themselves.
It is here that Giedion's
rigorous analysis
of the
specific
modalities of vision
and
apprehension
in the arts enables him to
produce
a
triumphant
demonstra-
tion of the
precise
function of the arts in a
living society.
He is able at once
to train taste and to fuse it with creative
thought
in
facing
the exact
conditions in which
thought
and
feeling
interact in a
particular
set of condi-
tions. So that he can
say,
for
example,
without fuzziness or
impropriety:
The adulteration of
taste,
similar to the one that
accompanied
the
mechani7ing
of
bread,
was witnessed a
century
earlier in a
quite
different
field. The
ruling
artistic taste in the nineteenth
century
was formed
by
exploiting
certain dormant tastes of the
public.
The
public
loves what
is
sweet, smooth,
and
outwardly appealing.
These desires can be
strength-
600
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RvEVLWS
ened, weakened,
or diverted into
positive
channels. The
painters
of the
ruling
taste set out to
satisfy
this
public
demand more and more ....
The outcome was a
blurring
of the instincts in all classes of
society,
a
disorientation that is
doing
its
damage
even
today.
For the student and teacher of literature the formation of a
just
taste in
bread and books alike is the
primary
concern. And Giedion offers to him a
new set of tools for
working
not
only
with the materials of
writing
and the
plastic
arts,
but with the entire
range
of
daily objects
and actions. Central
to his
procedure
is his distinction between "constituent" and
"transitory"
in
facing styles
and
periods.
The one is the incarnation and vehicle of creative
force,
the other derivative
display.
But from these
conceptions
he
vigorously
excludes the idea of
"progress,"
as alien to valuation in the arts.
The title and theme of his latest work indicate a natural dislike of most
current
developments
as subversive of
any
conceivable human welfare. So that
it is well to notice the exact
point
at which Giedion draws attention to the
motives behind mechanization. His conclusion is
that,
preceding
mechaniza-
tion,
or the need for
it,
was the universal wish for it:
The
growth
of the
assembly
line with its
labor-saving
and
production-
raising
measures is
closely
bound
up
with the wish for
mass-production.
We find it used
shortly
after 1800 for
complicated products,
such as
the manufacture of biscuit in a
victualling
office of the British
Navy,
on
a
purely
handicraft
basis;
i.e. without the use of
machinery.
That irrational wish continues to manifest itself in an interest in
production
for its own sake. Human
goals
were,
initially,
incidental to this wish.
They
are now irrelevant to it. So Giedion takes his stand
firmly
on the
conception
of human
autonomy, ruthlessly
and
patiently demonstrating
where it has
been
lost and how it can be
recovered,
granted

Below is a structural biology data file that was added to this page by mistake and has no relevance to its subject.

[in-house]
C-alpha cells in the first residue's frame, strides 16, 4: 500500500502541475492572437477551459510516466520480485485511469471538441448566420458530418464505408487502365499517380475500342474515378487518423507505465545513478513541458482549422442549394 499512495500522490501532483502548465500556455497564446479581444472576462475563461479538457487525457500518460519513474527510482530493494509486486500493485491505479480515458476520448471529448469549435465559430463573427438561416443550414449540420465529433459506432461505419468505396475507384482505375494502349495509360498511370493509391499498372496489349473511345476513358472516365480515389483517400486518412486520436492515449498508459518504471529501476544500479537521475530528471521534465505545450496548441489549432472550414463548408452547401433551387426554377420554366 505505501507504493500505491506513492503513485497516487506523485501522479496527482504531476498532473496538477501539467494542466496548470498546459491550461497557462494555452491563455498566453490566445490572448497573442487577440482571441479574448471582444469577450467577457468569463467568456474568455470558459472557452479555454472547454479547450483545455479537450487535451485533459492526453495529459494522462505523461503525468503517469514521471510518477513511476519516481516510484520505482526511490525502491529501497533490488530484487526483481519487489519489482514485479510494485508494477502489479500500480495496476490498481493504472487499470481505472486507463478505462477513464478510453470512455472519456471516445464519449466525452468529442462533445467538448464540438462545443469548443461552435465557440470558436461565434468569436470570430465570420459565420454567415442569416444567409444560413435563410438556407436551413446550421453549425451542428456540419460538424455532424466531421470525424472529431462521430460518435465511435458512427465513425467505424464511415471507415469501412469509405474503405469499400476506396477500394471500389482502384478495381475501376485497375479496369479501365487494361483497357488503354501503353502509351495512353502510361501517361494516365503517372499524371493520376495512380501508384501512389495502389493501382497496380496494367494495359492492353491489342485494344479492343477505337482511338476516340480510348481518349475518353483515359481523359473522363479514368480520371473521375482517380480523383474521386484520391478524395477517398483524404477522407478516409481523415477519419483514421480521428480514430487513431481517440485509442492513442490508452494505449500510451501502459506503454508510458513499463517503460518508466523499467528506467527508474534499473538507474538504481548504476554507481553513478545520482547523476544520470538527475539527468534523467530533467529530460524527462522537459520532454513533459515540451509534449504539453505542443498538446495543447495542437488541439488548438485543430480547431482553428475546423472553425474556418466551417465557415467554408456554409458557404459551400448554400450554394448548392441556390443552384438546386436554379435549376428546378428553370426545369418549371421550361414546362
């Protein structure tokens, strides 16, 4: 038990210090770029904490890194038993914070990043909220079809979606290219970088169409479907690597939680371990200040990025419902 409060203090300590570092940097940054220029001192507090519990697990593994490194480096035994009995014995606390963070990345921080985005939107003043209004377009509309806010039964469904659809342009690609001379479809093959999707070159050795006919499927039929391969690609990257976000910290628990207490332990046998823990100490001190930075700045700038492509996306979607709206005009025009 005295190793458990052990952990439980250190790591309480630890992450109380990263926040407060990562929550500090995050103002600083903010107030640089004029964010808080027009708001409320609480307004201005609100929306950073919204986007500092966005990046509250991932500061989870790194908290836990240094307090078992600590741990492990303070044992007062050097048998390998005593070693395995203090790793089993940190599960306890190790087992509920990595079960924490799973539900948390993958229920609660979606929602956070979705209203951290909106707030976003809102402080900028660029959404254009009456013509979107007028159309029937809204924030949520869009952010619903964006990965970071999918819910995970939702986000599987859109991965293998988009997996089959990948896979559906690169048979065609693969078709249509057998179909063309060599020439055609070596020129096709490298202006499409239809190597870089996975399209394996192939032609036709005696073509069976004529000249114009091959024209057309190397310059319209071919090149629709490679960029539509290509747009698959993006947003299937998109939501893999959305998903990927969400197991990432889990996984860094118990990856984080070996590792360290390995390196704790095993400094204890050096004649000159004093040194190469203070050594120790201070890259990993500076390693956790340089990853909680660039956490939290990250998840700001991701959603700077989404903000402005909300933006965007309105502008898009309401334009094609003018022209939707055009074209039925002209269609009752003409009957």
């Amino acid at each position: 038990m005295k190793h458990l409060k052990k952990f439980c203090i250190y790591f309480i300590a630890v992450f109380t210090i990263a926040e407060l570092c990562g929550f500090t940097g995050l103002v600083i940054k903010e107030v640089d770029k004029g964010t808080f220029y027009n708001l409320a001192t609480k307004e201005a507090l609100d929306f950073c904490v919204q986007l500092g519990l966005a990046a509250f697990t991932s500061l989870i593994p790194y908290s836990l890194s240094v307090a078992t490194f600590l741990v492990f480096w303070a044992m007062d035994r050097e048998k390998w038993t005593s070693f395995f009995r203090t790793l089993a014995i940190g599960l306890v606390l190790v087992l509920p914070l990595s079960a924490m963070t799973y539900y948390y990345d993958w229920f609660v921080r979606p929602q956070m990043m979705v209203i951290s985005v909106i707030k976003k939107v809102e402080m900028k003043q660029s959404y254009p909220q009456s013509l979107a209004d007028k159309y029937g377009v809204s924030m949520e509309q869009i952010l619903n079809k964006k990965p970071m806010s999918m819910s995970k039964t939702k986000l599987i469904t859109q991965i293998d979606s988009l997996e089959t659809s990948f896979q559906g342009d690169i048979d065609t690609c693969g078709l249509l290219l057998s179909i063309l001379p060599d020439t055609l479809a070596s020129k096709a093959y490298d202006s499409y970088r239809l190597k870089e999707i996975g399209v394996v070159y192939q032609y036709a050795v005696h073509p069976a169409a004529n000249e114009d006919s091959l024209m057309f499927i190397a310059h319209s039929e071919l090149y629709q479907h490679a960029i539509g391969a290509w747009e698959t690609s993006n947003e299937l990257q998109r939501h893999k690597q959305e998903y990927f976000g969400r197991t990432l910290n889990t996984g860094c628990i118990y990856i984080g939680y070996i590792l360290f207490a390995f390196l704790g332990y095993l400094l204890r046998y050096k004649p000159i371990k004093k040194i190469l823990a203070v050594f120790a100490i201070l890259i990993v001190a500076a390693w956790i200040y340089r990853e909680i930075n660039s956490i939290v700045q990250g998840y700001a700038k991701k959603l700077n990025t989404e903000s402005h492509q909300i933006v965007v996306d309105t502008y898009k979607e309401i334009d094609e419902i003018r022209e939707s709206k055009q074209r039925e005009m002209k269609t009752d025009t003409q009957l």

the wish to recover it.
Moholy-Nagy's
Vision in Motion is a book to be used
only by
those who
have mastered Eliot and Giedion. Not because it is more advanced but
because
it is less
responsible.
The book swarms with brilliant
insights
into
parallel
effects and intentions between the most diverse activities of
contemporary
science,
photography,
engineering,
art and literature. Pictures of "don'ts"
for
airmen
put
out
by
the
Army may suddenly
illuminate a whole side of
Picasso's
rhetoric of
pathos.
A view of obsolescent farm
equipment
will
provide
a
striking counterpoint
to the vision of
Leger,
intercellular
photography
sud-
denly
links
up
with stream of consciousness,
and
Finnegans
Wake
appears
as
the
encyclopedic
filter for old
knowledge
and new hunches. In
short, Moholy-
Nagy
here
presents
in compendious
form a
resume
of the Bauhaus
program
601
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THE HUDSON REVIEW
with its
superb
methods for
training
the senses and
feelings
in
harmony.
But
the relations between these and
thought
are less
happily adjusted. Moholy-
Nagy being quite
often a naif of sensation almost at the Gertrude Stein or
Watsonian level of behaviorism. Vision in
Motion, however,
in the hands of a
serious teacher would be
unsurpassed
as a baedeker of
contemporary
arts,
crafts,
and
engineering
seen in a
single
vortex of interfused interests and
activities. In
fact,
it is
quite plain
that with such books as these the twentieth
century
has
emerged
from the era of isolated
specialisms
which was
begun
with
the rise of
biologism
a hundred
years ago.
For the
past thirty years
we have
been in a new era which is both
encyclopedic
and unified. The
key
men of
this
period,
like
Joyce
and
Giedion,
exhibit
great
traditional
knowledge
together
with a universal
contemporaneity.
SEARCH FOR THE REAL
by
Hans Hofmann
Edited
by
Sara T. Weeks &
Bartlett H.
Hayes,
Jr.
Being
the
presentation of
a vital
philosophy
wherein
certain technical
factors
in modern
painting
are recon-
ciled with the world
of
the
spirit.
92
pages,
43
pages
of
illustrations,
15 color notes
Price $4.50
Addison
Gallery
of American
Art, Phillips Academy,
Andover,
Mass.
Order direct or
from your
own bookseller
__ __
602